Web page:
If Google (Nasdaq: GOOG) wants "must-have" regional sports to go along with its Google Fiber TV system in Kansas City, incumbent MVPD Time Warner Cable (NYSE: TWC) is willing to share some of what it has on its Metro Sports network. But "must-have" is all that must be delivered; for anything else, Google must invest on its own, TWC said.
"TWC has absolutely offered, and continues to offer, what the FCC describes as Metro Sports' 'must-have' live regional sports programming--men's and women's Division 1 basketball--at fair and reasonable prices," the service provider said in a statement reported by Multichannel News. "As for the remaining programming on Metro Sports, we have long invested in local programming and (Google is) welcome to do the same."
Google, in discussions with the FCC, has talked about the importance of being able to provide its Google Fiber TV customers with regional sports programming and how difficult it often is to obtain this. In Kansas City, sports are the property of TWC's Metro Sports and Fox Sports Kansas City, with whom Google is still in negotiations.
Getting Fox Sports could be less problematic than tapping into the entire Metro Sports lineup because FSN is already widely available in the market and a Fox spokesman told the publication that the network is "interested in distributing our content as broadly as possible."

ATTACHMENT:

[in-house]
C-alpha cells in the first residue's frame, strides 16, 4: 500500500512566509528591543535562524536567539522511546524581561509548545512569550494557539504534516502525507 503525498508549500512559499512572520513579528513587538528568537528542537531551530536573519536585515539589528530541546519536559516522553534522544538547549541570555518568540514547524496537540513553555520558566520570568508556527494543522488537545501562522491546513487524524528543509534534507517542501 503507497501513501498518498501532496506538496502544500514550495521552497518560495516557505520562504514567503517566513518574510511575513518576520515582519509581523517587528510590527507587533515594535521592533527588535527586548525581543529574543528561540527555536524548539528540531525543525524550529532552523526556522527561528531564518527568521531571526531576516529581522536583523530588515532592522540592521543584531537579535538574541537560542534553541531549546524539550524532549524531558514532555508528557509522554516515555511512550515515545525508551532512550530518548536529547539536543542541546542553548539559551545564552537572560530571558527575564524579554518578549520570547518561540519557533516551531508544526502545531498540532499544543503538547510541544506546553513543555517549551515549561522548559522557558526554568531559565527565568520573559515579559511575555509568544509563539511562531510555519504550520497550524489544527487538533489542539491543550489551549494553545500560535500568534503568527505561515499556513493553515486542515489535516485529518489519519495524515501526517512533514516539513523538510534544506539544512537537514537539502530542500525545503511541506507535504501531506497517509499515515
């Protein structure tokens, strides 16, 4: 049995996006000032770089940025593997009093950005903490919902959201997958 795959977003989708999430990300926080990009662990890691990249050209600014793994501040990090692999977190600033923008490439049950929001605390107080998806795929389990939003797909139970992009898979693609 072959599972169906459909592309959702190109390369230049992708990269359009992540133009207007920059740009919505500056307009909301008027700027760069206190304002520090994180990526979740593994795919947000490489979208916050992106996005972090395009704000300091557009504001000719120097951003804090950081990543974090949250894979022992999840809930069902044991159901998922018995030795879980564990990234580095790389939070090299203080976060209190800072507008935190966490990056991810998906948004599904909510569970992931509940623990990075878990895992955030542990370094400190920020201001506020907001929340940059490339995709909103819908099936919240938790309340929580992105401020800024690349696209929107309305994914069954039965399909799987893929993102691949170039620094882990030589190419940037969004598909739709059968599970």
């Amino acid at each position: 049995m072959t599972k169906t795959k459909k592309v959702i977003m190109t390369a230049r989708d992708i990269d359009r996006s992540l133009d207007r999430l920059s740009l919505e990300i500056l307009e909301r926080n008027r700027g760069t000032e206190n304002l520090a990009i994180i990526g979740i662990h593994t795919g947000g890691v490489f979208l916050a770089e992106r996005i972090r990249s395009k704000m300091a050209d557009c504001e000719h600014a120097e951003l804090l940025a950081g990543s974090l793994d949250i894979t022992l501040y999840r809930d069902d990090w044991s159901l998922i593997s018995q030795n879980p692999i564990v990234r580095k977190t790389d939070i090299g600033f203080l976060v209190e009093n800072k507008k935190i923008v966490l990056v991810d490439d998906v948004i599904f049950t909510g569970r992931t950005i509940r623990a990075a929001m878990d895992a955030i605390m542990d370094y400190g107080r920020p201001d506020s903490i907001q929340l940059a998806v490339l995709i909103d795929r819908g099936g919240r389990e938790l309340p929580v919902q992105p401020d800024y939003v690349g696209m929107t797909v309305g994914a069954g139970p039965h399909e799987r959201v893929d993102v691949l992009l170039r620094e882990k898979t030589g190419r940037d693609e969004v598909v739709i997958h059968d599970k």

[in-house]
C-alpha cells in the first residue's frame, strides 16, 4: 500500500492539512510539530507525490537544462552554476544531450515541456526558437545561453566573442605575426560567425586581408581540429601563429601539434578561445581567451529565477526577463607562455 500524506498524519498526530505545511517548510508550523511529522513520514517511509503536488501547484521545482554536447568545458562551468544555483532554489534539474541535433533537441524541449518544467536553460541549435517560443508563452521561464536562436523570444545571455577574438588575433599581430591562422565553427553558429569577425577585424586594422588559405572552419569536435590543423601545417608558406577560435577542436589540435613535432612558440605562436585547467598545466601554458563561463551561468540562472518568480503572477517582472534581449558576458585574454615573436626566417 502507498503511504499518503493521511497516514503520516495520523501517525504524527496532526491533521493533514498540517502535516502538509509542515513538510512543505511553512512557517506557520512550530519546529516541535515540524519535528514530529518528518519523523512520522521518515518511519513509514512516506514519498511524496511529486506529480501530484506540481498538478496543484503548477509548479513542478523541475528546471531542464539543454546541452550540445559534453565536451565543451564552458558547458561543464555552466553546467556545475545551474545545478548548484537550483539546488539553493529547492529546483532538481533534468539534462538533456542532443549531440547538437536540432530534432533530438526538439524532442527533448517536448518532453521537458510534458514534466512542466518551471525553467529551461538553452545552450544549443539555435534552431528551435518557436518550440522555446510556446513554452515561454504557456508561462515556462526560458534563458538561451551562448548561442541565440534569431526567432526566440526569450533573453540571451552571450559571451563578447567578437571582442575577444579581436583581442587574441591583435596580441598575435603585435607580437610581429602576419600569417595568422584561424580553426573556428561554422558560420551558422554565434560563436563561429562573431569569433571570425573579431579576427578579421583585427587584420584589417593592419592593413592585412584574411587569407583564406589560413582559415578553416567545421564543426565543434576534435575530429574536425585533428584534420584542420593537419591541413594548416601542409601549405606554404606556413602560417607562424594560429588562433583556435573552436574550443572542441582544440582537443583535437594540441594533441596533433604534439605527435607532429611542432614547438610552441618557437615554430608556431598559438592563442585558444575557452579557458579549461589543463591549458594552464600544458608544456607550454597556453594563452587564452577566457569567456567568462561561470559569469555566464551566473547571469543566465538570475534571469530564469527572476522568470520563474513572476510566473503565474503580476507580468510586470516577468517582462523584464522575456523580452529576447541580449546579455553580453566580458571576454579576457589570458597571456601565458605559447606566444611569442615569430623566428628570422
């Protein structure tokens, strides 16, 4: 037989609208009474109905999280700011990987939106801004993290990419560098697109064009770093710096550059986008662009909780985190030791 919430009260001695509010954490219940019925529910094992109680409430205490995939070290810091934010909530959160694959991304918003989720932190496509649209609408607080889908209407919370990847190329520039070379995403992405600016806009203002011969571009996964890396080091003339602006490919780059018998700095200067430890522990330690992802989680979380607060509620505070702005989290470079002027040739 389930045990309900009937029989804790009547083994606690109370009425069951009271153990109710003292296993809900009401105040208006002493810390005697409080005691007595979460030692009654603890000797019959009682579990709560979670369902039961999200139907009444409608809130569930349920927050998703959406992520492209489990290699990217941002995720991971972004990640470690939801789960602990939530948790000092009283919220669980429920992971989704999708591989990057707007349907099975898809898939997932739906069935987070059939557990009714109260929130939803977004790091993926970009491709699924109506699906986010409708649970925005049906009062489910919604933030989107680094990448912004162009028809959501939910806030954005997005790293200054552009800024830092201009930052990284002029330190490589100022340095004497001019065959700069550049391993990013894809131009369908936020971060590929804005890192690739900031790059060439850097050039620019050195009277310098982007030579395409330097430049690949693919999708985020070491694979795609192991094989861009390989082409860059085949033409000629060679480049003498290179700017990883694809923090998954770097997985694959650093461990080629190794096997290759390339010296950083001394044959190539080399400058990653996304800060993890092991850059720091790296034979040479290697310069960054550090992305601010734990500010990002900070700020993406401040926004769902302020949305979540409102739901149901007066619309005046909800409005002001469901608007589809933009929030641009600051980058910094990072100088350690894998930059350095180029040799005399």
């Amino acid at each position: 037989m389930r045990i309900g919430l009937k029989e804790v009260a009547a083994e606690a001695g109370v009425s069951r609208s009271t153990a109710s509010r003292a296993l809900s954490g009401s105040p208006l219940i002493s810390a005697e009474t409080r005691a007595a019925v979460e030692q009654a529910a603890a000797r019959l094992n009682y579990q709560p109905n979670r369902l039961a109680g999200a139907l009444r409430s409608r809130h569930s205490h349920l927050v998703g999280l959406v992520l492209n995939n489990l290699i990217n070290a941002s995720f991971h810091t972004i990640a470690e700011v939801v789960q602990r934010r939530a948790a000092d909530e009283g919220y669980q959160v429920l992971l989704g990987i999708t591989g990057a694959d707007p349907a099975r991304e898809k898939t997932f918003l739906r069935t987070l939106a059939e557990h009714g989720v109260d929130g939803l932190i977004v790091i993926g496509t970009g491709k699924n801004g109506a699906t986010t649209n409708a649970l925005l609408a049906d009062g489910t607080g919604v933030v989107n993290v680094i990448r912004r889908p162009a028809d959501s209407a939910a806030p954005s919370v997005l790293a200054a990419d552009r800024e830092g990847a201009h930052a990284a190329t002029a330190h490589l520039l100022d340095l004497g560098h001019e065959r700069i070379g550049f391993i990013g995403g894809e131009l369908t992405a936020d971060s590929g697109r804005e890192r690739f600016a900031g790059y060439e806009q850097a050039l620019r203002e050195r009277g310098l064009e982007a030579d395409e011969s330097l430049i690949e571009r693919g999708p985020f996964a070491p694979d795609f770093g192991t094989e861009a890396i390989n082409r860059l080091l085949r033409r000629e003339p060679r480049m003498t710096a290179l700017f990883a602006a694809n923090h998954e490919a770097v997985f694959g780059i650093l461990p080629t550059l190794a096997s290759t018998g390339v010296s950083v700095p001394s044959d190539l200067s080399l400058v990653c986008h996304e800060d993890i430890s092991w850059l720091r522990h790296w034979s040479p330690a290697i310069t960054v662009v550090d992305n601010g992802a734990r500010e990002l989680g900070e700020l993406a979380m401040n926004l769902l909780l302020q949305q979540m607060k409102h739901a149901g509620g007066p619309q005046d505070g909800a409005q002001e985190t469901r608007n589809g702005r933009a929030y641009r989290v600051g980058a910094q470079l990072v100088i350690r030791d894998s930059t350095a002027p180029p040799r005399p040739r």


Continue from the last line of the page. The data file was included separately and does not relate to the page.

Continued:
Time Warner Cable is not alone in how it has invested in--and profits from--Regional Sports Networks (RSNs) which can lock up the local teams for a single provider. That's at least partially why the FCC is looking at whether or not it should let the program-exclusivity ban that was part of the 1992 Cable Act lapse when it expires Oct. 5.
Google Fiber, meanwhile, could be at a disadvantage in attracting new customers for its $120 a month bundle of broadband and TV service, if it can't deliver up local sports. The new FTTH service, which TWC execs have called an "experiment," according to the Multichannel News story, is planning to build out 180 of 202 "fiberhoods" in the next few years based on demand from pre-registered consumers.
TWC CFO Irene Esteves downplayed the impact those fiberhoods would have on her company by noting that "less than 1 percent" of Time Warner's subscribers (fewer than 100,000 Internet and 100,000 video subs) overlap with Google's footprint.
- Multichannel News has this story
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